More news on the shackling front. The good news is that this horrific practice is finally getting some much needed media attention. The bad news is that it still happens, despite policy changes that are meant to eradicate the practice.
Philadelphia Weekly has an in-depth article about one woman’s experience being shackled during labor for over 17 hours. She even has scars on her ankles to prove it.
I was happy to see that she had a doula with her, who tried to get the shackles taken off, to no avail.
The descriptions of Torres’ experience are really horrific. I admire her courage for telling her story, with the hope that it will never happen again.
Being shackled during labor was just one of many dehumanizing moments Torres says she endured: When she was transported outside of the prison, a chain was wrapped two times around her body, just below her breasts and above her stomach, and then placed into a lockbox where her wrists were secured with handcuffs. A confident and careful speaker, Torres intermittently pauses to reflect on her story’s implications. “The squatting and the coughing [to search for hidden drugs and weapons]… I did even at nine months pregnant.”
These stories just further reveal a truth that many of us ignore–the dehumanizing and unjust practices of the criminal justice system. It isn’t just pregnant women who need to be treated better in prison.
In reaction to stories like these, a PA legislator, Senator David Leach, has introduced legislation to ban the practice.
The article also highlights the amazing work of three doulas working at Riverside Correctional Facility. I’ve been seeing an increasing number of doulas looking to work with incarcerated women as folks reveal the conditions that women often labor under. This program is even staffed by paid doulas–the other programs I know are volunteer.
Danyell Williams sleeps with her cell phone like a doctor with her omnipresent pager. The 37-year-old Philadelphia native and her three staff members—all trained doulas—are each on call for two weeks every other month, rushing to the hospital when they get word of an impending birth. Over last year’s Fourth of July weekend, Williams worked through 23 sleepless hours of labor.
MOMobile’s program at Riverside is groundbreaking. “We’re one of the only ones in the country,” says Williams. Since the beginning of the doula program in November 2006, MOMobile has attended 42 births.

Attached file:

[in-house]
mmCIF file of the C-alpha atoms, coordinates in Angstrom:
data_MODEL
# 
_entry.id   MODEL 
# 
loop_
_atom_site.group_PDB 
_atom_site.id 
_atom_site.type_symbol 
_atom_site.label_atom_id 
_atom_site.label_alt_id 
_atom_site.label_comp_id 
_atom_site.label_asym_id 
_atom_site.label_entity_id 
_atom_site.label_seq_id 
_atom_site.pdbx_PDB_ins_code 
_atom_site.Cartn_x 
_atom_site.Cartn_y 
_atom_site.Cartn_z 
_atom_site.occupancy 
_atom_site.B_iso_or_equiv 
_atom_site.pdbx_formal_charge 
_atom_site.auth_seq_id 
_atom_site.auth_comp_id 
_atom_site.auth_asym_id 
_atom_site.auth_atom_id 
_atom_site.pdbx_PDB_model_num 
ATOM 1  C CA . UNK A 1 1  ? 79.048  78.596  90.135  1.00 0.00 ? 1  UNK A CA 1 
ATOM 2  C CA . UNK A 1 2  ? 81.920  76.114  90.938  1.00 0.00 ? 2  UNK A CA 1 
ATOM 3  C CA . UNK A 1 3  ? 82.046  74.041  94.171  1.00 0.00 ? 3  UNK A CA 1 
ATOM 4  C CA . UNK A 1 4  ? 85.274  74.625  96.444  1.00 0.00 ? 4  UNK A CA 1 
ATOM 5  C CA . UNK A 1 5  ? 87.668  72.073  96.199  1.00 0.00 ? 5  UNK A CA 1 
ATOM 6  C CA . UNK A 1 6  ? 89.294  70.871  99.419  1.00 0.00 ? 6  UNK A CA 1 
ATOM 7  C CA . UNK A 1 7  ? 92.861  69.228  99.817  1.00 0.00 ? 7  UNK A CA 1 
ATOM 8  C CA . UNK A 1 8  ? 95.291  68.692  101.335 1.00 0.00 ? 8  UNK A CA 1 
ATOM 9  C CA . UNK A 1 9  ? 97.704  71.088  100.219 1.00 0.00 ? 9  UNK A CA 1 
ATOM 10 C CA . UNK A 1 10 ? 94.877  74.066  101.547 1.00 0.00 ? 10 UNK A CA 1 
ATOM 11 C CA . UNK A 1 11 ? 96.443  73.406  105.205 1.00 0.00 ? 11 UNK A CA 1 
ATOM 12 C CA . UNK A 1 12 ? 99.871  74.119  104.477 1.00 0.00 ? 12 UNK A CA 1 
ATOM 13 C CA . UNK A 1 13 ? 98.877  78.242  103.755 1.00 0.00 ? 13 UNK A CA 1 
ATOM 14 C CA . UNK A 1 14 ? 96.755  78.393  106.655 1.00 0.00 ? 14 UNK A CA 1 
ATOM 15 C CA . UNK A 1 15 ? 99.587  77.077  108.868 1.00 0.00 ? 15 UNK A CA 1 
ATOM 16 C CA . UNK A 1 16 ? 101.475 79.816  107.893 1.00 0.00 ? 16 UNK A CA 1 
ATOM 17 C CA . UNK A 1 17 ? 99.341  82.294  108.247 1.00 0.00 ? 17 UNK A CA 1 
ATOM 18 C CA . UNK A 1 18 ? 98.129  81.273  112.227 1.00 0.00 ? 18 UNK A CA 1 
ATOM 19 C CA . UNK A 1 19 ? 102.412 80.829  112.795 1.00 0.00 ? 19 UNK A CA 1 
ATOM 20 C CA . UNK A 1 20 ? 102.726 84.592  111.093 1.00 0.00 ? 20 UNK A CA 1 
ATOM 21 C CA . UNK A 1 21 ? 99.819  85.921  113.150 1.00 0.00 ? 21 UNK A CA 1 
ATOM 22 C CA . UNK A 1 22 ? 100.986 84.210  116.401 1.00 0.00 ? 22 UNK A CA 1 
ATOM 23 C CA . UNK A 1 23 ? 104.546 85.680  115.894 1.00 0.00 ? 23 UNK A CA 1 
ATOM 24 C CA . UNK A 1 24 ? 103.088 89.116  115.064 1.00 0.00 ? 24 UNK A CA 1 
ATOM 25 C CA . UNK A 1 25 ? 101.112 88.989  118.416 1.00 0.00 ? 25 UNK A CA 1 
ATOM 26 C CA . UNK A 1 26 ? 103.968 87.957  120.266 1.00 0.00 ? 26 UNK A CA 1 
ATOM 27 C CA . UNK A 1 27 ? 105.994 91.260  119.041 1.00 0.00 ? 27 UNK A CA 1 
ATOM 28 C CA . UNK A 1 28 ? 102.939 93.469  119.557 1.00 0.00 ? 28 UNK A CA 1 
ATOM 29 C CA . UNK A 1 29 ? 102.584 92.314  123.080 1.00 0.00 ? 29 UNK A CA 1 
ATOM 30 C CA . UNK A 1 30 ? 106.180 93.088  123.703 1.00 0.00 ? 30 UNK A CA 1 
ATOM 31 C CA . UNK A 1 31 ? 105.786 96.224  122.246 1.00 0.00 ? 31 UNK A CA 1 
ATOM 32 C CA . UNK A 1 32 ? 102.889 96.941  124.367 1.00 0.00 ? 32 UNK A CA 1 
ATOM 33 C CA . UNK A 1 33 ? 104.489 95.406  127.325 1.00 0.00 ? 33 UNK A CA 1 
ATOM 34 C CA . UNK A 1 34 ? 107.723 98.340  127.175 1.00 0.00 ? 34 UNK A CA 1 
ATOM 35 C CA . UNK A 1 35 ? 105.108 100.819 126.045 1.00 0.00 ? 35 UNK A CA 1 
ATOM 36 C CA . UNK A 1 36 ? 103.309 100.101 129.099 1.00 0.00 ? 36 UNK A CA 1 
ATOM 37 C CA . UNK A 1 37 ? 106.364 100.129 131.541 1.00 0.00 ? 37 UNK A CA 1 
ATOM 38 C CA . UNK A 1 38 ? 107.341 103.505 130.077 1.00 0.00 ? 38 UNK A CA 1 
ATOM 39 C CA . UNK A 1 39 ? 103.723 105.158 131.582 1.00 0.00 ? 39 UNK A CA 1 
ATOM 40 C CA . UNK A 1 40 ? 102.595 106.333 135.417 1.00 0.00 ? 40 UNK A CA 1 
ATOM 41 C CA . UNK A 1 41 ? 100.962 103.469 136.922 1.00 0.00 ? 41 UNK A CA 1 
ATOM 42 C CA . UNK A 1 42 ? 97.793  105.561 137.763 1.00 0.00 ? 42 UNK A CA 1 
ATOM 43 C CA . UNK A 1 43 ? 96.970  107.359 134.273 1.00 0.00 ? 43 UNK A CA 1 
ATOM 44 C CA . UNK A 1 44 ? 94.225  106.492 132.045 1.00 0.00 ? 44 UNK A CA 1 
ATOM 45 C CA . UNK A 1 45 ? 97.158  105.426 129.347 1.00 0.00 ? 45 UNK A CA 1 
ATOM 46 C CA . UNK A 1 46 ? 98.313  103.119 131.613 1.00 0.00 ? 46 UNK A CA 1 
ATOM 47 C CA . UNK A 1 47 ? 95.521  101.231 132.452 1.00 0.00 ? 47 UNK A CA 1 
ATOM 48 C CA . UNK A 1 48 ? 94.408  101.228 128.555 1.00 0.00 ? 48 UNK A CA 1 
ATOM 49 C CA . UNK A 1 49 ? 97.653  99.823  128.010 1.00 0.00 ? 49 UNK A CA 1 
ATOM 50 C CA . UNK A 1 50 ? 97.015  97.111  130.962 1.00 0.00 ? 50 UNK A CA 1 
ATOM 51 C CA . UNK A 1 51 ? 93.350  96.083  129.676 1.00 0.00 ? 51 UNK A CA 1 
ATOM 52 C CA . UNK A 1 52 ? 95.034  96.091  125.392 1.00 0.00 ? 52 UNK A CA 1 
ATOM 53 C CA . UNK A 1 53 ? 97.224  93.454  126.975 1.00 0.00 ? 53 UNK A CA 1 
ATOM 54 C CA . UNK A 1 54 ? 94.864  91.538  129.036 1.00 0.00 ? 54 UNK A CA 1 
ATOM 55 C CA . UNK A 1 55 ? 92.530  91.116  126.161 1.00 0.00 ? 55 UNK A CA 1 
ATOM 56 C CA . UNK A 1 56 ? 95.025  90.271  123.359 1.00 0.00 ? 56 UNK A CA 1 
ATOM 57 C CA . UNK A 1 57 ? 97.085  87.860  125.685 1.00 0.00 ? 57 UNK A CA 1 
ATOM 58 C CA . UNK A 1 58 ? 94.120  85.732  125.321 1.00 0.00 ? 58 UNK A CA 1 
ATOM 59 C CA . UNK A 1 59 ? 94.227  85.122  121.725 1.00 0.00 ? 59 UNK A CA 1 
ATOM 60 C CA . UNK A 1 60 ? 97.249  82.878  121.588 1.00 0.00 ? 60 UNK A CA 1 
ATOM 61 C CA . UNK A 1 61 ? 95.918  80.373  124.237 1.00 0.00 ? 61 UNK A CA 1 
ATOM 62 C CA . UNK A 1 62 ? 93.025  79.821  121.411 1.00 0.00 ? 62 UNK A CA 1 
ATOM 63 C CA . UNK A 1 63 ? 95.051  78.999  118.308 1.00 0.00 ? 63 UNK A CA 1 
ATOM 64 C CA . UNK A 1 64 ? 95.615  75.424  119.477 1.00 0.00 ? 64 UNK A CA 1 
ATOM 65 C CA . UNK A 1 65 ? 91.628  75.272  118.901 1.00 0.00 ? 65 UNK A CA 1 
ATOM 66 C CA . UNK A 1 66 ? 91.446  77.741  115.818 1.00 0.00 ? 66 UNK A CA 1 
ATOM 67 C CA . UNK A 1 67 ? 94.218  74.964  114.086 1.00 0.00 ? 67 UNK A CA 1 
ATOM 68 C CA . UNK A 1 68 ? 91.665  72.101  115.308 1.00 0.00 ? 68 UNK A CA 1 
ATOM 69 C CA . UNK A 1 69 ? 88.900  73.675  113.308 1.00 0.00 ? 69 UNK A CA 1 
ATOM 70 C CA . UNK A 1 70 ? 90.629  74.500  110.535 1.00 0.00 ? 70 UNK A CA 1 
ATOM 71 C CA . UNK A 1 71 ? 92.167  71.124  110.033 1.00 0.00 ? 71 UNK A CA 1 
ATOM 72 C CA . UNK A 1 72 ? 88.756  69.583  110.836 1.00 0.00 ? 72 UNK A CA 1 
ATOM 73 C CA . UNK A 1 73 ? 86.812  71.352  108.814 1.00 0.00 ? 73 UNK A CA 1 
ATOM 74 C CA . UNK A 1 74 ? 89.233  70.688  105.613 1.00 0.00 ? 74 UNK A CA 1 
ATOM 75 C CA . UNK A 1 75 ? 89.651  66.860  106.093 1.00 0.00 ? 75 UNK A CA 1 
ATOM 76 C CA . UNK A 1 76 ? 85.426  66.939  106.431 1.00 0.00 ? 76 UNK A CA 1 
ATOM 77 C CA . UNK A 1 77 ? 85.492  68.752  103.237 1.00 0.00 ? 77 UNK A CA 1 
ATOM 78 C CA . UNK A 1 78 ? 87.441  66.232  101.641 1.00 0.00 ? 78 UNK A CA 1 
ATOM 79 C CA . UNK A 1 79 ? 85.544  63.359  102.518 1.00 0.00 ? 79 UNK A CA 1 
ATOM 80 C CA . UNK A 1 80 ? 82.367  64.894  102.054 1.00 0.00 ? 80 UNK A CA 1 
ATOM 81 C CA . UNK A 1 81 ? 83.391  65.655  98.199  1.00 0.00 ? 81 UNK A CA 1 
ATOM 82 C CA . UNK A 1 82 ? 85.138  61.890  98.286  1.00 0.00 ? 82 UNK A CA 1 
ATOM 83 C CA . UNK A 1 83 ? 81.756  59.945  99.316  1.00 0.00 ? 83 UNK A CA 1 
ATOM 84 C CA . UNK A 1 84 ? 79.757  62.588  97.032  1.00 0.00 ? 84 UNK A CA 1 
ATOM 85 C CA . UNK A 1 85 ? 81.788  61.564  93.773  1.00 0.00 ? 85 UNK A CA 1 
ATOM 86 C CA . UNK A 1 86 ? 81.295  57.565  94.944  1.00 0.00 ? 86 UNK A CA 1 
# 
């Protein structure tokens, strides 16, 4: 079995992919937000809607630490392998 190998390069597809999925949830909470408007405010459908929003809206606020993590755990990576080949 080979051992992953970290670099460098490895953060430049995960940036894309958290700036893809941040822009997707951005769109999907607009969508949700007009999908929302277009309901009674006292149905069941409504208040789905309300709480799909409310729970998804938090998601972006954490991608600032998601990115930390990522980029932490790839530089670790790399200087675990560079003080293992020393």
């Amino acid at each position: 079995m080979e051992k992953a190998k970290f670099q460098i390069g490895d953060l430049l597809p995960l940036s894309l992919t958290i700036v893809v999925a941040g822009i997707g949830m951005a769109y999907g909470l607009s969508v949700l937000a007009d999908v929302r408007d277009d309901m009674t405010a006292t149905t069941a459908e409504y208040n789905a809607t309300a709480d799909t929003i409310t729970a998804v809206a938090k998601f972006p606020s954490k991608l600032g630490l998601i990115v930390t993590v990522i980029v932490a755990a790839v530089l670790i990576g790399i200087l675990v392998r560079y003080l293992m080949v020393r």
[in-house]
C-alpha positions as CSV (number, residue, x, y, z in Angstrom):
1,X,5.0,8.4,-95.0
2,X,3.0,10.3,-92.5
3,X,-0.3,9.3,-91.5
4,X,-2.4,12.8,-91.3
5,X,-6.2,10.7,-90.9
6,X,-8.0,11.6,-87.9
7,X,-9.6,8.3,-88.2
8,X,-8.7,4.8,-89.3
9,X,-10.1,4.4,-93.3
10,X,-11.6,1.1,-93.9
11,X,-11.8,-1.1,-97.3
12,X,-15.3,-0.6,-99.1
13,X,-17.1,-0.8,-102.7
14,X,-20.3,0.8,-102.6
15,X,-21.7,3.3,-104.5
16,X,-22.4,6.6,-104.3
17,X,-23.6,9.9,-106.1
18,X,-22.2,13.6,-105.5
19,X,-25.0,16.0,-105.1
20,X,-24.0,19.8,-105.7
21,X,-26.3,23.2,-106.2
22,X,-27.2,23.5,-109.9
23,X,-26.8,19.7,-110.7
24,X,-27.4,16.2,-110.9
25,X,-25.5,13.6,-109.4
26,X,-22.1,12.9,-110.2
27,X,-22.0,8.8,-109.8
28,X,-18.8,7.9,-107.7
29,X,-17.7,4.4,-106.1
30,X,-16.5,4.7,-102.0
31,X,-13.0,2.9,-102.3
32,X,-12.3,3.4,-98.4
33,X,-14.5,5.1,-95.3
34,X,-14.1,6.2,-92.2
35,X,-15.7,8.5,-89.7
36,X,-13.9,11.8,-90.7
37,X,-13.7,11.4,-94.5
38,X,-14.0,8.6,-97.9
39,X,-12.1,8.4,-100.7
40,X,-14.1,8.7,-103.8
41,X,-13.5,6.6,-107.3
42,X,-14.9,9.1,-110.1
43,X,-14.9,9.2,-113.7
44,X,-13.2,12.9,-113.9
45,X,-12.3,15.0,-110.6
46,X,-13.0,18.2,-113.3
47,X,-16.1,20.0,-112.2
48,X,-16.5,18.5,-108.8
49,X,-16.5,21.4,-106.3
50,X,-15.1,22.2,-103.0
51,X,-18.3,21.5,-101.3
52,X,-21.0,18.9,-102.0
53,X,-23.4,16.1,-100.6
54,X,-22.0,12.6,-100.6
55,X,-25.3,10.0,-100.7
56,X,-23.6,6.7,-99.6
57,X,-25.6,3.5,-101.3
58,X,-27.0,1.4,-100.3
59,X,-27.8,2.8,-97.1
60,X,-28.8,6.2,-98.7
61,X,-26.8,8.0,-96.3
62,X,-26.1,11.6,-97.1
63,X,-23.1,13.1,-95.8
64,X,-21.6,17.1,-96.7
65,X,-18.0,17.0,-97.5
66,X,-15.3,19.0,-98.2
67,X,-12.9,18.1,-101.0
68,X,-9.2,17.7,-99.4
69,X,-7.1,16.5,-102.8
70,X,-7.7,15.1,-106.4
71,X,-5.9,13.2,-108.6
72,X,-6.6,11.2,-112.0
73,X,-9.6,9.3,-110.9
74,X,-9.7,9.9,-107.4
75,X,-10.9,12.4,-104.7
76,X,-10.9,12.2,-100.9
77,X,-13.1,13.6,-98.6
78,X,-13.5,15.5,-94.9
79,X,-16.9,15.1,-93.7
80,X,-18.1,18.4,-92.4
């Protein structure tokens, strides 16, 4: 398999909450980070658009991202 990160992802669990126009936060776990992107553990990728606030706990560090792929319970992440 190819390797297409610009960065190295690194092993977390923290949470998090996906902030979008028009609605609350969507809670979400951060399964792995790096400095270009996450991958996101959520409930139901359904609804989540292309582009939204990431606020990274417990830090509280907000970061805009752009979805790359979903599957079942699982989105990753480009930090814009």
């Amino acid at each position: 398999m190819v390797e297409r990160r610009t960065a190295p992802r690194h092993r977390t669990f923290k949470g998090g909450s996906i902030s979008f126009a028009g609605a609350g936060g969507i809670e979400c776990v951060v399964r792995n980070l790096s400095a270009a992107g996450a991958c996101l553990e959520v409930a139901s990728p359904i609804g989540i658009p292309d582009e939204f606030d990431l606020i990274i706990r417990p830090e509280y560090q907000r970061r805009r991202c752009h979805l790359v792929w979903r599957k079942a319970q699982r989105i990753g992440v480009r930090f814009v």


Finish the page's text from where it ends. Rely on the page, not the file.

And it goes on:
The doulas are the only intimate human contact that jailed women have while giving birth. “When you’re incarcerated, the only people allowed in are security staff and MOMobile,” says Williams.
The good news of all of this is that there has been little opposition to legislation looking to ban the practice. The challenge comes with the bureaucracy of the prisons and the chain of command that often ignores legislation and procedural changes.
Read the whole piece here.
Thanks to New Voices Pittsburgh and La’Tasha Mayes for the link.
I wonder what it would take to get a program similar to MOMobile going. Any ideas where to start?
Well the MOMobile is a really well established (and funded!) group, but I know volunteer doulas who’ve gotten into prisons in other places. There is a group in MA and a group in WA. I think the key is to find a friendly official who is willing to let the doulas do a group for pregnant moms–an education/support type thing usually.
The challenge is having to play nice with the officials, while still doing the work with the women.
Maybe I’ll get one of the doulas involved in a program to do a guestpost about how to start a program. It’s really amazing work.
This is insanity. What do they think a laboring woman is going to do? Run off mid-transition?? I understand the need to prevent escapes, but a prison guard positioned outside a delivery room should be more than effective. Imagine these children, literally born to a woman in chains…
Do yourself a favor; don’t read the comments on the newspaper website unless you want to grind your teeth down to the gums.